NASA unveils plan to test asteroid defense technique

DART launch set for October 2022

By DAKIN ANDONE , CNN
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(CNN) - Humanity could face one less doomsday scenario if NASA has its way.

On Friday, the space agency announced plans to redirect the course of a small asteroid approaching Earth, as part of the Double Asteroid Redirection Test (DART), according to a NASA press release.

The release notes that asteroids hit Earth nearly every day, but most are small enough to burn up in the atmosphere.

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But the DART project -- a joint effort between NASA and the John Hopkins Applied Physics Laboratory in Maryland -- is for the asteroids that are too big to break up -- those that could have severe consequences for the Earth if they hit.

"DART would be NASA's first mission to demonstrate what's known as the kinetic impactor technique -- striking the asteroid to shift its orbit -- to defend against a potential future asteroid impact," said Lindley Johnson, NASA's planetary defense officer in Washington, in the press release.

"This approval step advances the project toward an historic test with a non-threatening small asteroid."

The target of the test is an asteroid system called Didymos, the release said. Didymos -- Greek for "twin" -- is a binary asteroid system, made up of one asteroid, Didymos A, and a smaller one, Didymos B, which orbits its larger neighbor.

In October 2022, as Didymos makes an approach near Earth, NASA will launch a refrigerator-sized spacecraft towards the asteroids, aimed at Didymos B, the release said. When the DART spacecraft and the asteroid collide, the spacecraft will be traveling at a staggering 3.7 miles per second.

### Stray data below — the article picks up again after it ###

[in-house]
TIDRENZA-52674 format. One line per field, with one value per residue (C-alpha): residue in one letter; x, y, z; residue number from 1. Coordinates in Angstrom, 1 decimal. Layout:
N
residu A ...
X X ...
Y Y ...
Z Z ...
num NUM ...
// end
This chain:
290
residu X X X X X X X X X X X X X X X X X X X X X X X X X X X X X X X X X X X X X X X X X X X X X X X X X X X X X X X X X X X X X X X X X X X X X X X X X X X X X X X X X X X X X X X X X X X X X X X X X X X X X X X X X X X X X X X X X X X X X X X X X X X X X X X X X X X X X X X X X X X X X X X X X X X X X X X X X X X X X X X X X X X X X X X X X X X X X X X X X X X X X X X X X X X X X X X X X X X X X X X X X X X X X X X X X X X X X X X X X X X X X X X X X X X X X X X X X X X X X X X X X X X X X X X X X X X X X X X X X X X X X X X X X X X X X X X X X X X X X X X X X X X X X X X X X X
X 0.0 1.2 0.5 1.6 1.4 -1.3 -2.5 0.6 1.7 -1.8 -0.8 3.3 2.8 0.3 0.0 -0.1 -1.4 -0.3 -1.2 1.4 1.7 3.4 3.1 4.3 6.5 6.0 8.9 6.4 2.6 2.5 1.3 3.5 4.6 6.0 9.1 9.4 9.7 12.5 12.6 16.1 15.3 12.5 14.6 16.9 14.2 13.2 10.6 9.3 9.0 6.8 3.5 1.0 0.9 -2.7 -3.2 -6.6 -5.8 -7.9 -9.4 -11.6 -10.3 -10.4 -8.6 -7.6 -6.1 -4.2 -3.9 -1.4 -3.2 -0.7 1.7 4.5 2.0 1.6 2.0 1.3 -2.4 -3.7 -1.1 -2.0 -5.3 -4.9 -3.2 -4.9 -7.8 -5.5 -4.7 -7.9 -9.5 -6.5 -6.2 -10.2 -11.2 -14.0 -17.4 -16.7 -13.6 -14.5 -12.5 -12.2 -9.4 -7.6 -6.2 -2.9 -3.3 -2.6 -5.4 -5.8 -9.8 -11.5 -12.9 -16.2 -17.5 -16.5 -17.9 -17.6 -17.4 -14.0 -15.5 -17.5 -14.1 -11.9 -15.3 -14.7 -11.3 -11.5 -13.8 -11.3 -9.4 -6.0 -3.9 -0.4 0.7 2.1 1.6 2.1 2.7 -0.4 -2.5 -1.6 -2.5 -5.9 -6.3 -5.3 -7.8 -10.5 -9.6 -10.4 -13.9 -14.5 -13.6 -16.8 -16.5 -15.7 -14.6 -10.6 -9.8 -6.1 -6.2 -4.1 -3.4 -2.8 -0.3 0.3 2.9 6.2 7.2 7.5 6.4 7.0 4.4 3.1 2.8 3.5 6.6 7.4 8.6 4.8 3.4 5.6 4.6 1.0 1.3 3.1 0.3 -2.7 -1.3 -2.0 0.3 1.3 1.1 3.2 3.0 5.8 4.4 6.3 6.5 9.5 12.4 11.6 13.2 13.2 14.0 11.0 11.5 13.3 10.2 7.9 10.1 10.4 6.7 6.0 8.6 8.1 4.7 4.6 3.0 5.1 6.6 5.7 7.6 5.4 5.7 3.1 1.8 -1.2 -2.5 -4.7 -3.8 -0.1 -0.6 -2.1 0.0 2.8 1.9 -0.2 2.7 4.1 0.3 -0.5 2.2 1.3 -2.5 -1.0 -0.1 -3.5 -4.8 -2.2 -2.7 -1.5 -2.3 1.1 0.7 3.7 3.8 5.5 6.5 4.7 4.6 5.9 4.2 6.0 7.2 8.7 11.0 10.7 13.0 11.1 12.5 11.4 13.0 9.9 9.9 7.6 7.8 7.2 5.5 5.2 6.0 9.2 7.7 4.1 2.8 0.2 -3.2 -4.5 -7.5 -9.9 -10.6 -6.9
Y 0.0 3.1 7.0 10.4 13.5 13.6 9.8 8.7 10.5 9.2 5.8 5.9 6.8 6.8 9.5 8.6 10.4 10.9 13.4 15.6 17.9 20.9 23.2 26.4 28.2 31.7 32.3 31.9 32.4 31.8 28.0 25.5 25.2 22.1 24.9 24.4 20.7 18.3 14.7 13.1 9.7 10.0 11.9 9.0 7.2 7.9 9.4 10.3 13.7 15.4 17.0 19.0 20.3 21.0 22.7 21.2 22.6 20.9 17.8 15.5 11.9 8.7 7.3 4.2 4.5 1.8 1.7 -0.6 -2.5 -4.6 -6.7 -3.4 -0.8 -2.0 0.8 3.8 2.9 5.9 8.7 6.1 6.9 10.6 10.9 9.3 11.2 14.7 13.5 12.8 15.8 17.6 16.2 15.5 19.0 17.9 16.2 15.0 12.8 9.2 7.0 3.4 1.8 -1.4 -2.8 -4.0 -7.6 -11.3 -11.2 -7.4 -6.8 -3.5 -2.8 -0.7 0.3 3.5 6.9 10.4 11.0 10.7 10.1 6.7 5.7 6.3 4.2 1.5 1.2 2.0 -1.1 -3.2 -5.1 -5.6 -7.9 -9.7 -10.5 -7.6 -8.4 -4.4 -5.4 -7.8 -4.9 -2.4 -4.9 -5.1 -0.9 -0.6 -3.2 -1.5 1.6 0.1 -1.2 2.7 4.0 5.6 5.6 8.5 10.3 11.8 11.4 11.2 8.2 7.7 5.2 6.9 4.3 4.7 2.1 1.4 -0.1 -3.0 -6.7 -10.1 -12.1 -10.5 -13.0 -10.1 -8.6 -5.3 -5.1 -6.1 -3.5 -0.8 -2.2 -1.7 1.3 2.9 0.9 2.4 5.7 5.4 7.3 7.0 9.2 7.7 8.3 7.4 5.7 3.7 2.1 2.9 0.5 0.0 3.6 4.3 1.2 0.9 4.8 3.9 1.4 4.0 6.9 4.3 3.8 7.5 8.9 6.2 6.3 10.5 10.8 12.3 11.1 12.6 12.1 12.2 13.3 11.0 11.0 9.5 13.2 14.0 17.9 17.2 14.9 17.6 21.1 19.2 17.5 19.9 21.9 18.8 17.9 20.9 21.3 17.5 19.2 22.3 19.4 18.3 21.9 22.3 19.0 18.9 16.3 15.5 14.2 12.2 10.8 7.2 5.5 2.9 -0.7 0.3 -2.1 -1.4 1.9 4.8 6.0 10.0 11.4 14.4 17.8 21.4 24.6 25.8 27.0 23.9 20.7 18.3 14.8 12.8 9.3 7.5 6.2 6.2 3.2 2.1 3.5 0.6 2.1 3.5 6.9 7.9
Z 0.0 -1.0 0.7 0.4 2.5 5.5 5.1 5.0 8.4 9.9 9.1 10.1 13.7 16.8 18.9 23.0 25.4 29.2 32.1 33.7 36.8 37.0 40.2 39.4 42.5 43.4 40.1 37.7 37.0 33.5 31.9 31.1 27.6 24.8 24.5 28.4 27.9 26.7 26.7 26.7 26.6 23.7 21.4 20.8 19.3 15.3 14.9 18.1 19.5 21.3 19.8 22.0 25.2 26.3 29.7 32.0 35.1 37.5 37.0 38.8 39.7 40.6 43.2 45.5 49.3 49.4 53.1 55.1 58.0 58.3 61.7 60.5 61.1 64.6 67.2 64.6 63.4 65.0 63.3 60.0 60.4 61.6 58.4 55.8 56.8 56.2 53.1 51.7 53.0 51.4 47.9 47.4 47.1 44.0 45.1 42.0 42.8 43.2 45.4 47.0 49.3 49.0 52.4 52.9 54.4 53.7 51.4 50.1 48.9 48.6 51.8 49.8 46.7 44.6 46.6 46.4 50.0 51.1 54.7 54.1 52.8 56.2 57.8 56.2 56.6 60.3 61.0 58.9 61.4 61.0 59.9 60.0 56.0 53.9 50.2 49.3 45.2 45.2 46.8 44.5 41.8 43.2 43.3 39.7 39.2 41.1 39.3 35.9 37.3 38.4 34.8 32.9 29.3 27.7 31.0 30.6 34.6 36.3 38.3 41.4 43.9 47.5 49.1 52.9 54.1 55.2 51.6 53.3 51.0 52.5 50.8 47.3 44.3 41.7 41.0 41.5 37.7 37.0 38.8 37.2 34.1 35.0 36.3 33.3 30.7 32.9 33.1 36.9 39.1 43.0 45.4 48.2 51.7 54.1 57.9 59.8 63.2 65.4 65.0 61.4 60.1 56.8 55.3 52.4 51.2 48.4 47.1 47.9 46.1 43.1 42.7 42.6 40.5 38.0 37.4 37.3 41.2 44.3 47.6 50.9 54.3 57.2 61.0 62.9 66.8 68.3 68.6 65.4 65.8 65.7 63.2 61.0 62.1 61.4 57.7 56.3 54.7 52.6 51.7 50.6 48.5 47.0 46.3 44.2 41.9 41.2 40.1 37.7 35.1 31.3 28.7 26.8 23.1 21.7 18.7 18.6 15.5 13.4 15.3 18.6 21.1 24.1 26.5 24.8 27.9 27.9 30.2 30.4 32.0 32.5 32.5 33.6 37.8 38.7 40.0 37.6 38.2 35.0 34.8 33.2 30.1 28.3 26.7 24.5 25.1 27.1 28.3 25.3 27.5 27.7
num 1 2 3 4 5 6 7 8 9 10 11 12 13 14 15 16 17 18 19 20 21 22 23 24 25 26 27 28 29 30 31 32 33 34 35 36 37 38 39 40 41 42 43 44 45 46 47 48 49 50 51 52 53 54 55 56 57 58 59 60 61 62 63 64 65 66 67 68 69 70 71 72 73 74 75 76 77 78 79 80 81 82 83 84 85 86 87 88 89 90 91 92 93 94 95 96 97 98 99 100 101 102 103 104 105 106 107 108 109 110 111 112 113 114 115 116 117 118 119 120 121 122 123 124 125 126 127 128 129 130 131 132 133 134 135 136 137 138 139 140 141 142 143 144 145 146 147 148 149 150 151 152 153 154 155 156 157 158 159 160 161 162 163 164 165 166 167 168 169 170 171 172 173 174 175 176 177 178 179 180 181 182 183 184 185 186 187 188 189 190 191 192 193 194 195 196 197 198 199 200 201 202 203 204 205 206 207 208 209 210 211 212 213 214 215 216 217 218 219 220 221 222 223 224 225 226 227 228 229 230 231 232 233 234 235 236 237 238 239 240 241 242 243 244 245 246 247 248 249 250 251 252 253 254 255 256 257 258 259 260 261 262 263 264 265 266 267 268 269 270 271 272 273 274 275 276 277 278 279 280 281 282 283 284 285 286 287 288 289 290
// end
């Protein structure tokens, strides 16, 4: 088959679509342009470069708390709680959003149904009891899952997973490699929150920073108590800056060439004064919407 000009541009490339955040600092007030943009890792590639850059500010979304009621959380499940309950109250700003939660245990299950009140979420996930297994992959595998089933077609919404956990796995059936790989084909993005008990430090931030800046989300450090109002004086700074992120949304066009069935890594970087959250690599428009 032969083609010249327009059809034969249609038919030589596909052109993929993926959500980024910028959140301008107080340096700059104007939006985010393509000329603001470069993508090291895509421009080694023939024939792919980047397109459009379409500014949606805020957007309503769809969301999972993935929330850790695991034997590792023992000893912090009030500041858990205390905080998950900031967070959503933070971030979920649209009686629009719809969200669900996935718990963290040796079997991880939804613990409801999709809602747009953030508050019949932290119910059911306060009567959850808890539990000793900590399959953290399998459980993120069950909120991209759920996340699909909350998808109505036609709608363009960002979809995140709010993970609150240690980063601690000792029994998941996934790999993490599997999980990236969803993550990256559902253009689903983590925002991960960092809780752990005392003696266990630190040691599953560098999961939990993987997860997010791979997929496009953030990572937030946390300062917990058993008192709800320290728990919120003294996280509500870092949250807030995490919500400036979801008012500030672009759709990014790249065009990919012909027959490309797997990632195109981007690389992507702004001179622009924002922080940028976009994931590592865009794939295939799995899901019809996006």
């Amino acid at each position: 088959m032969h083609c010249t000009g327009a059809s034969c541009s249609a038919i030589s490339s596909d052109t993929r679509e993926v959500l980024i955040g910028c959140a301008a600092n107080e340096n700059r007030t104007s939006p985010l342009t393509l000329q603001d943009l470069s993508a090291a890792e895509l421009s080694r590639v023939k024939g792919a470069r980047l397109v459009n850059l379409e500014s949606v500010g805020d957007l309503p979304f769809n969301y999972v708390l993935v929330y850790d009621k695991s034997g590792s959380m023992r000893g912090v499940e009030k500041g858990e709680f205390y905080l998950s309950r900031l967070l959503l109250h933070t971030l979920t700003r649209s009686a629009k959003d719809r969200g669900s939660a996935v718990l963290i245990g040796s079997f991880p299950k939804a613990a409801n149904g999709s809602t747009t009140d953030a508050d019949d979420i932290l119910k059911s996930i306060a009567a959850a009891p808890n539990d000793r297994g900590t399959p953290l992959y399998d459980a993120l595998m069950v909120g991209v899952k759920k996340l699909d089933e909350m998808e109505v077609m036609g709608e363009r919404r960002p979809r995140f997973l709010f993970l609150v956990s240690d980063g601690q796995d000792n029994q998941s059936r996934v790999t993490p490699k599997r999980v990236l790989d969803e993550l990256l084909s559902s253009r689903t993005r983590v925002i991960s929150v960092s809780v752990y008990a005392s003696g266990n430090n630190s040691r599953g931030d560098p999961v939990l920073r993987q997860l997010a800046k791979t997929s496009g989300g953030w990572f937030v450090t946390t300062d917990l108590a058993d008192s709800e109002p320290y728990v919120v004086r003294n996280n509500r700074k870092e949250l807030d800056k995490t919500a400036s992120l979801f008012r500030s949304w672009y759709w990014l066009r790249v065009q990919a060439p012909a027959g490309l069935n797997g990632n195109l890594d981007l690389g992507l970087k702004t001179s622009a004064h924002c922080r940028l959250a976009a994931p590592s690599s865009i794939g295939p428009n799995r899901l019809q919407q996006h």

"The kinetic impact technique works by changing the speed of a threatening asteroid by a small fraction of its total velocity," the release says, "but by doing it well before the predicted impact so that this small nudge will add up over time to a big shift of the asteroid's path away from Earth."

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Back home, scientists will study the impact and the effect is has on Didymos B's orbit around Didymos A, to determine whether this technique is a feasible method for saving the planet from asteroids that could otherwise have devastating impacts.

"DART is a critical step in demonstrating we can protect our planet from a future asteroid impact," said Andy Cheng, one of the leaders of the Johns Hopkins team. "With DART, we can show how to protect Earth from an asteroid strike with a kinetic impactor by knocking the hazardous object into a different flight path that would not threaten the planet."

The announcement coincided with International Asteroid Day, which commemorates the largest recorded asteroid impact in Earth's history, when in 1908 a meteorite hit Russia's Podkamennaya Tunguska River in a remote forest, leveling trees and knocking over people in a town 40 miles away.

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